The community was served by the Lincoln Academy, then Lincoln High School (see Old Lincoln High School), the first school to serve blacks in Leon County and one of three in the state providing secondary education to African Americans. (President Abraham Lincoln was a hero for blacks, but was hated by segregationist whites.) Its first principal was John G. Riley (see John Gilmore Riley House), who had been born a slave, and who was head of the local chapter of the National Association for the Advancement of Colored People. Its final building (the fourth; two destroyed by fire) was located on Brevard Street, but facing the length of Macomb Street. It closed in 1969, when black students were admitted to previously all-white Leon High School. As often happened during desegregation, and as also happened with the Florida A&M University College of Law and the Florida A&M Hospital, desegregation meant that the black facility was closed and most of the black teachers, principals, and coaches lost their jobs.[38] The building, today called the Lincoln Center, is used for delivering social services.[39][40] There is no connection with the current, distant Lincoln High School.

A bus line ran south from Frenchtown to Florida A&M University, where, along South Adams Street, there was a second, smaller group of black businesses. Though enlarged at the north end, this survives as the Moss route.[41]

Until the extension of Colorado St. about 1990, Frenchtown had no direct link to the white neighborhoods to its north.

Desegregation[edit]

A bus boycott in 1956,[42] inspired by and the first to follow that of Montgomery, Alabama, led (after cross burnings[43][44] and violence[45]) to integrated seating in 1957.[46][47][48] This successful boycott informed the desegregation of the Miami Transit Company in 1957.[49]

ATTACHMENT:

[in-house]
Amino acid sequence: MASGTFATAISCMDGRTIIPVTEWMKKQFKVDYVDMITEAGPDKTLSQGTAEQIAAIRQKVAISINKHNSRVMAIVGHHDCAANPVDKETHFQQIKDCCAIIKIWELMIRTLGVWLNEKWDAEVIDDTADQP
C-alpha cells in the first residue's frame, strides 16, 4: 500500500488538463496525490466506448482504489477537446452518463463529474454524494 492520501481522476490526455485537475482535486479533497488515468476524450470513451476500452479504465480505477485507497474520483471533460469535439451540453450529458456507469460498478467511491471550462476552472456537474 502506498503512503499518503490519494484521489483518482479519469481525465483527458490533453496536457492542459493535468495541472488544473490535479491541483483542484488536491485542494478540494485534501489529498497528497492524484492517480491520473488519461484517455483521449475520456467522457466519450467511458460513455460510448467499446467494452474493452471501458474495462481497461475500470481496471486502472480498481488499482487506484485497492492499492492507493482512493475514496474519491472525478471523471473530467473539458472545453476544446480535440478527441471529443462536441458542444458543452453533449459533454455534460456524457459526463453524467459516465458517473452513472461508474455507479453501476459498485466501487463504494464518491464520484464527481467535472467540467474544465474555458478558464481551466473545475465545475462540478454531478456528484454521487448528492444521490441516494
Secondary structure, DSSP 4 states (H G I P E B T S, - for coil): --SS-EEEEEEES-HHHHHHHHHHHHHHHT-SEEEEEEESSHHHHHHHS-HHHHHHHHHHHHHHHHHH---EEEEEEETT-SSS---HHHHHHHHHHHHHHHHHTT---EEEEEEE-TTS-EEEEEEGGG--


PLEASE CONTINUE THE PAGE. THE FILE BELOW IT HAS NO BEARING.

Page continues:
The bus boycott was a shock to Tallahassee whites, who believed the city "had been blessed with two staples of southern mythology, contented blacks and 'good race relations'".[50] It marks the beginning of the Civil Rights Movement and desegregation in Florida.

Fifty years later, the Tallahassee Democrat apologized for the segregationist perspective with which it covered the boycott.[51]

In 1960, in imitation of the nationally famous Greensboro sit-ins at a Woolworth's lunch counter in Greensboro, North Carolina, black students and sympathizers held a series of sit-ins at the lunch counter of the Tallahassee Woolworth's. At least one white student from FSU was expelled for participating. The sit-ins were unsuccessful (Woolworth's desegregated nationally in 1962), and helped segregationist governor Farris Bryant win election later in 1960.[52]

As a result of picketing and sit-ins organised by the local chapter of CORE, by 1963 lunch counters at Sears, Neisner's, Walgreens, McCrory's, and Woolworth's agreed to serve all patrons, the two bus stations were desegregated, as was the municipal courtroom, and the airport restaurant became open to everyone.[53]

On May 30, 1963, 220 pro-integration demonstrators, mostly FAMU students, were arrested for demonstrating in front of Tallahassee's Florida and State Theatres. Later the same day, 100 students marching in sympathy for the first group were met by city, county, and state policemen with tear gas, and 37 were arrested.[54] Charges were later dismissed. At some of the demonstrations there were white segregationist counter-demonstrators, carrying signs saying "Darkies Back to Africa" and "The South Will Rise Again".[53]